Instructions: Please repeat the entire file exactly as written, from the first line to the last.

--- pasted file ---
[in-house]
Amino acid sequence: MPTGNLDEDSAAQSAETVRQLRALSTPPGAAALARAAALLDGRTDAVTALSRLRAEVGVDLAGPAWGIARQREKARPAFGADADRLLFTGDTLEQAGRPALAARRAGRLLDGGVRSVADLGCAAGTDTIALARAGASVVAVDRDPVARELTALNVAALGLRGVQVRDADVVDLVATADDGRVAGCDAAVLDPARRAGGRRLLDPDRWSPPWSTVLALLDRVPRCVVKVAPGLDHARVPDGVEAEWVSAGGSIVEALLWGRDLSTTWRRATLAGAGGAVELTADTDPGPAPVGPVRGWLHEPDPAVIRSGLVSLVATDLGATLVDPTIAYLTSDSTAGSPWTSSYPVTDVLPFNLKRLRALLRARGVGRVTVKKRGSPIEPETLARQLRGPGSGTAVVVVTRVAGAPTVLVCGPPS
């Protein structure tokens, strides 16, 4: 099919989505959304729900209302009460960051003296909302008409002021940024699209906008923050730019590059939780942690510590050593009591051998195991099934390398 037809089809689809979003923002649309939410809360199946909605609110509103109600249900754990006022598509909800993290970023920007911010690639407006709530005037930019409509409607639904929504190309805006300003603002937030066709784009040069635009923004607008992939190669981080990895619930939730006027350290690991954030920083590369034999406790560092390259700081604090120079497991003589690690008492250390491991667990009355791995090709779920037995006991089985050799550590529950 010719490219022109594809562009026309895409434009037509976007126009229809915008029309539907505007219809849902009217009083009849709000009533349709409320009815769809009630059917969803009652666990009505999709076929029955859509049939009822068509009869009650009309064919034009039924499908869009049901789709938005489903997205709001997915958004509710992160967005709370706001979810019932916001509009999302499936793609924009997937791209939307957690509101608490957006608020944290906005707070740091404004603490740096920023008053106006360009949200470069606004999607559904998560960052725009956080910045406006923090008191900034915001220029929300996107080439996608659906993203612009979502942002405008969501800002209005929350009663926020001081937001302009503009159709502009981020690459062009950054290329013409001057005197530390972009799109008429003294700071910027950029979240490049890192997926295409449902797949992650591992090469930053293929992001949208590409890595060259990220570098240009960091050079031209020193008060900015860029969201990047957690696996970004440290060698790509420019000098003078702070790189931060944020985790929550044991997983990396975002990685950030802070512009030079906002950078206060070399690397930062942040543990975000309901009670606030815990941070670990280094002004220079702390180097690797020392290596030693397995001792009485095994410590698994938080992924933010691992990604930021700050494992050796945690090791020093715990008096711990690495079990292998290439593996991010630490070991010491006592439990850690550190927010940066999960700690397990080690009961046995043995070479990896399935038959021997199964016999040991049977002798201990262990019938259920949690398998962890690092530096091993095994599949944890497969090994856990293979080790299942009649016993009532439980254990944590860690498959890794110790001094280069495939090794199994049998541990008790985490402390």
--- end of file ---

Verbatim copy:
[in-house]
Amino acid sequence: MPTGNLDEDSAAQSAETVRQLRALSTPPGAAALARAAALLDGRTDAVTALSRLRAEVGVDLAGPAWGIARQREKARPAFGADADRLLFTGDTLEQAGRPALAARRAGRLLDGGVRSVADLGCAAGTDTIALARAGASVVAVDRDPVARELTALNVAALGLRGVQVRDADVVDLVATADDGRVAGCDAAVLDPARRAGGRRLLDPDRWSPPWSTVLALLDRVPRCVVKVAPGLDHARVPDGVEAEWVSAGGSIVEALLWGRDLSTTWRRATLAGAGGAVELTADTDPGPAPVGPVRGWLHEPDPAVIRSGLVSLVATDLGATLVDPTIAYLTSDSTAGSPWTSSYPVTDVLPFNLKRLRALLRARGVGRVTVKKRGSPIEPETLARQLRGPGSGTAVVVVTRVAGAPTVLVCGPPS
């Protein structure tokens, strides 16, 4: 099919989505959304729900209302009460960051003296909302008409002021940024699209906008923050730019590059939780942690510590050593009591051998195991099934390398 037809089809689809979003923002649309939410809360199946909605609110509103109600249900754990006022598509909800993290970023920007911010690639407006709530005037930019409509409607639904929504190309805006300003603002937030066709784009040069635009923004607008992939190669981080990895619930939730006027350290690991954030920083590369034999406790560092390259700081604090120079497991003589690690008492250390491991667990009355791995090709779920037995006991089985050799550590529950 010719490219022109594809562009026309895409434009037509976007126009229809915008029309539907505007219809849902009217009083009849709000009533349709409320009815769809009630059917969803009652666990009505999709076929029955859509049939009822068509009869009650009309064919034009039924499908869009049901789709938005489903997205709001997915958004509710992160967005709370706001979810019932916001509009999302499936793609924009997937791209939307957690509101608490957006608020944290906005707070740091404004603490740096920023008053106006360009949200470069606004999607559904998560960052725009956080910045406006923090008191900034915001220029929300996107080439996608659906993203612009979502942002405008969501800002209005929350009663926020001081937001302009503009159709502009981020690459062009950054290329013409001057005197530390972009799109008429003294700071910027950029979240490049890192997926295409449902797949992650591992090469930053293929992001949208590409890595060259990220570098240009960091050079031209020193008060900015860029969201990047957690696996970004440290060698790509420019000098003078702070790189931060944020985790929550044991997983990396975002990685950030802070512009030079906002950078206060070399690397930062942040543990975000309901009670606030815990941070670990280094002004220079702390180097690797020392290596030693397995001792009485095994410590698994938080992924933010691992990604930021700050494992050796945690090791020093715990008096711990690495079990292998290439593996991010630490070991010491006592439990850690550190927010940066999960700690397990080690009961046995043995070479990896399935038959021997199964016999040991049977002798201990262990019938259920949690398998962890690092530096091993095994599949944890497969090994856990293979080790299942009649016993009532439980254990944590860690498959890794110790001094280069495939090794199994049998541990008790985490402390």